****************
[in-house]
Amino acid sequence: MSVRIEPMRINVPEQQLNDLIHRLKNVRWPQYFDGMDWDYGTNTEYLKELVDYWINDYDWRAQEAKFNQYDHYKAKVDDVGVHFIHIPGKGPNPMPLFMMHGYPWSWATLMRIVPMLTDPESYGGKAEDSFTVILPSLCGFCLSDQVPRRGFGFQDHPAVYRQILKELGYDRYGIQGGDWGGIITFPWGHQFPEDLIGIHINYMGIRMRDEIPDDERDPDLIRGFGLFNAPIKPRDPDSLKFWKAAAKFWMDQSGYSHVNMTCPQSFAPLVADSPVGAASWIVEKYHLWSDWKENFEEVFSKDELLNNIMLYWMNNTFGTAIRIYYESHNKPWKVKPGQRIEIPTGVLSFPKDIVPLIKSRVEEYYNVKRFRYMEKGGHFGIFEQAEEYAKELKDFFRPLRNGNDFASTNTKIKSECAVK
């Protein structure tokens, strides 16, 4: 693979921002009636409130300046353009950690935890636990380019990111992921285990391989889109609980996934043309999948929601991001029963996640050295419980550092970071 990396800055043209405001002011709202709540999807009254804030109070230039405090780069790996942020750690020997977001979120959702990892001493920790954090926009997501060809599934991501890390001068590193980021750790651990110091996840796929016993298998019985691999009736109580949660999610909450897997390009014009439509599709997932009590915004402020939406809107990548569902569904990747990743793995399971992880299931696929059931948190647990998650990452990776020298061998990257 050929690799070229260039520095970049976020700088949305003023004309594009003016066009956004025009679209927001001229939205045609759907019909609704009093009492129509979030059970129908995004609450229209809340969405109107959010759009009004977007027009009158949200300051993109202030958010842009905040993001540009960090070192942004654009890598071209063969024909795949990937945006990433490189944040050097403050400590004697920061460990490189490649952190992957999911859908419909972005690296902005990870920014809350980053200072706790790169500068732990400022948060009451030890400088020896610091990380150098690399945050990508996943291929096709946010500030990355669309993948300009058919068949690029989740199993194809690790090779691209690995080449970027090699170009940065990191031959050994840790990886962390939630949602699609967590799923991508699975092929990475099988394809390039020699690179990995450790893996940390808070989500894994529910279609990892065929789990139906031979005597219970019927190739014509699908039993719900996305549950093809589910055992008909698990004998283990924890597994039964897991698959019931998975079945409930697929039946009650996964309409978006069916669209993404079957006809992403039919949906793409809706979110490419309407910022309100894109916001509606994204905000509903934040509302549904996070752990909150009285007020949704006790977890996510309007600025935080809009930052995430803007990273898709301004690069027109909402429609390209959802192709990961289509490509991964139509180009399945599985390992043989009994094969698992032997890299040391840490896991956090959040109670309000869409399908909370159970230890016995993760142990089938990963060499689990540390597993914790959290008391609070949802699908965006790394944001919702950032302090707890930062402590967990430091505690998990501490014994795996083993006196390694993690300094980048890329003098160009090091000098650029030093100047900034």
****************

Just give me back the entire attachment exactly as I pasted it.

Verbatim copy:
[in-house]
Amino acid sequence: MSVRIEPMRINVPEQQLNDLIHRLKNVRWPQYFDGMDWDYGTNTEYLKELVDYWINDYDWRAQEAKFNQYDHYKAKVDDVGVHFIHIPGKGPNPMPLFMMHGYPWSWATLMRIVPMLTDPESYGGKAEDSFTVILPSLCGFCLSDQVPRRGFGFQDHPAVYRQILKELGYDRYGIQGGDWGGIITFPWGHQFPEDLIGIHINYMGIRMRDEIPDDERDPDLIRGFGLFNAPIKPRDPDSLKFWKAAAKFWMDQSGYSHVNMTCPQSFAPLVADSPVGAASWIVEKYHLWSDWKENFEEVFSKDELLNNIMLYWMNNTFGTAIRIYYESHNKPWKVKPGQRIEIPTGVLSFPKDIVPLIKSRVEEYYNVKRFRYMEKGGHFGIFEQAEEYAKELKDFFRPLRNGNDFASTNTKIKSECAVK
């Protein structure tokens, strides 16, 4: 693979921002009636409130300046353009950690935890636990380019990111992921285990391989889109609980996934043309999948929601991001029963996640050295419980550092970071 990396800055043209405001002011709202709540999807009254804030109070230039405090780069790996942020750690020997977001979120959702990892001493920790954090926009997501060809599934991501890390001068590193980021750790651990110091996840796929016993298998019985691999009736109580949660999610909450897997390009014009439509599709997932009590915004402020939406809107990548569902569904990747990743793995399971992880299931696929059931948190647990998650990452990776020298061998990257 050929690799070229260039520095970049976020700088949305003023004309594009003016066009956004025009679209927001001229939205045609759907019909609704009093009492129509979030059970129908995004609450229209809340969405109107959010759009009004977007027009009158949200300051993109202030958010842009905040993001540009960090070192942004654009890598071209063969024909795949990937945006990433490189944040050097403050400590004697920061460990490189490649952190992957999911859908419909972005690296902005990870920014809350980053200072706790790169500068732990400022948060009451030890400088020896610091990380150098690399945050990508996943291929096709946010500030990355669309993948300009058919068949690029989740199993194809690790090779691209690995080449970027090699170009940065990191031959050994840790990886962390939630949602699609967590799923991508699975092929990475099988394809390039020699690179990995450790893996940390808070989500894994529910279609990892065929789990139906031979005597219970019927190739014509699908039993719900996305549950093809589910055992008909698990004998283990924890597994039964897991698959019931998975079945409930697929039946009650996964309409978006069916669209993404079957006809992403039919949906793409809706979110490419309407910022309100894109916001509606994204905000509903934040509302549904996070752990909150009285007020949704006790977890996510309007600025935080809009930052995430803007990273898709301004690069027109909402429609390209959802192709990961289509490509991964139509180009399945599985390992043989009994094969698992032997890299040391840490896991956090959040109670309000869409399908909370159970230890016995993760142990089938990963060499689990540390597993914790959290008391609070949802699908965006790394944001919702950032302090707890930062402590967990430091505690998990501490014994795996083993006196390694993690300094980048890329003098160009090091000098650029030093100047900034």